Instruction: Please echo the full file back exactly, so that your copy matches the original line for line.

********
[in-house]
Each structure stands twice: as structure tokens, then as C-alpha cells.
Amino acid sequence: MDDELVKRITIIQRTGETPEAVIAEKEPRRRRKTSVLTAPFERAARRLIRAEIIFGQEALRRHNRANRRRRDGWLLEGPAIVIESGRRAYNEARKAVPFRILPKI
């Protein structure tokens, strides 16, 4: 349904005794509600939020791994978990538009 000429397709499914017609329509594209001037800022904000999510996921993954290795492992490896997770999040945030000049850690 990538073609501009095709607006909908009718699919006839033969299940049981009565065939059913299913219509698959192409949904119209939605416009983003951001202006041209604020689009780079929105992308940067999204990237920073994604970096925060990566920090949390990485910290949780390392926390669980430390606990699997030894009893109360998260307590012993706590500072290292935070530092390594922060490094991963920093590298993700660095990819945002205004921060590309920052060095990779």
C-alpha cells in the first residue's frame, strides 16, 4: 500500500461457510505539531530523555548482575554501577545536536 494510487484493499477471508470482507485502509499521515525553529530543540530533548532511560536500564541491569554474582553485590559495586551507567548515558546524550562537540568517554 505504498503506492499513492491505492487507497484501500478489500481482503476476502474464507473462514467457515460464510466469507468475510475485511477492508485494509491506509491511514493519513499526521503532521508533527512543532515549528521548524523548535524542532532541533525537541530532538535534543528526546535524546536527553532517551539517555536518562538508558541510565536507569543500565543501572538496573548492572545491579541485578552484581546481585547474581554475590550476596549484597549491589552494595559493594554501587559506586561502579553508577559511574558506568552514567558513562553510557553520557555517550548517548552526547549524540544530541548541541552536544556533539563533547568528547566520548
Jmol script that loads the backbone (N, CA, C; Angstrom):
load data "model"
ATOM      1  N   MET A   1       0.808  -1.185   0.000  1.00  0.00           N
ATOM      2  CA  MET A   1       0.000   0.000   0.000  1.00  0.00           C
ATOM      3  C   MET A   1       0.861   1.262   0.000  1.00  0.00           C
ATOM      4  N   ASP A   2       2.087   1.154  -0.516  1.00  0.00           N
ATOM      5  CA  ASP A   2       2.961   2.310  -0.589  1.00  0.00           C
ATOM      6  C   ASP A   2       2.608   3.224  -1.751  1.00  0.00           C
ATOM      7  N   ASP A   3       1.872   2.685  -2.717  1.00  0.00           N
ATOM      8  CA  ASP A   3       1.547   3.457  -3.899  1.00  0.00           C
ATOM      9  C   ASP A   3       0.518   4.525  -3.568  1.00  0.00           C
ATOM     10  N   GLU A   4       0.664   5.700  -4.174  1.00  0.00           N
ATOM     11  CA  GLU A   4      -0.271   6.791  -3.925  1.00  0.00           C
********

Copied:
[in-house]
Each structure stands twice: as structure tokens, then as C-alpha cells.
Amino acid sequence: MDDELVKRITIIQRTGETPEAVIAEKEPRRRRKTSVLTAPFERAARRLIRAEIIFGQEALRRHNRANRRRRDGWLLEGPAIVIESGRRAYNEARKAVPFRILPKI
């Protein structure tokens, strides 16, 4: 349904005794509600939020791994978990538009 000429397709499914017609329509594209001037800022904000999510996921993954290795492992490896997770999040945030000049850690 990538073609501009095709607006909908009718699919006839033969299940049981009565065939059913299913219509698959192409949904119209939605416009983003951001202006041209604020689009780079929105992308940067999204990237920073994604970096925060990566920090949390990485910290949780390392926390669980430390606990699997030894009893109360998260307590012993706590500072290292935070530092390594922060490094991963920093590298993700660095990819945002205004921060590309920052060095990779």
C-alpha cells in the first residue's frame, strides 16, 4: 500500500461457510505539531530523555548482575554501577545536536 494510487484493499477471508470482507485502509499521515525553529530543540530533548532511560536500564541491569554474582553485590559495586551507567548515558546524550562537540568517554 505504498503506492499513492491505492487507497484501500478489500481482503476476502474464507473462514467457515460464510466469507468475510475485511477492508485494509491506509491511514493519513499526521503532521508533527512543532515549528521548524523548535524542532532541533525537541530532538535534543528526546535524546536527553532517551539517555536518562538508558541510565536507569543500565543501572538496573548492572545491579541485578552484581546481585547474581554475590550476596549484597549491589552494595559493594554501587559506586561502579553508577559511574558506568552514567558513562553510557553520557555517550548517548552526547549524540544530541548541541552536544556533539563533547568528547566520548
Jmol script that loads the backbone (N, CA, C; Angstrom):
load data "model"
ATOM      1  N   MET A   1       0.808  -1.185   0.000  1.00  0.00           N
ATOM      2  CA  MET A   1       0.000   0.000   0.000  1.00  0.00           C
ATOM      3  C   MET A   1       0.861   1.262   0.000  1.00  0.00           C
ATOM      4  N   ASP A   2       2.087   1.154  -0.516  1.00  0.00           N
ATOM      5  CA  ASP A   2       2.961   2.310  -0.589  1.00  0.00           C
ATOM      6  C   ASP A   2       2.608   3.224  -1.751  1.00  0.00           C
ATOM      7  N   ASP A   3       1.872   2.685  -2.717  1.00  0.00           N
ATOM      8  CA  ASP A   3       1.547   3.457  -3.899  1.00  0.00           C
ATOM      9  C   ASP A   3       0.518   4.525  -3.568  1.00  0.00           C
ATOM     10  N   GLU A   4       0.664   5.700  -4.174  1.00  0.00           N
ATOM     11  CA  GLU A   4      -0.271   6.791  -3.925  1.00  0.00           C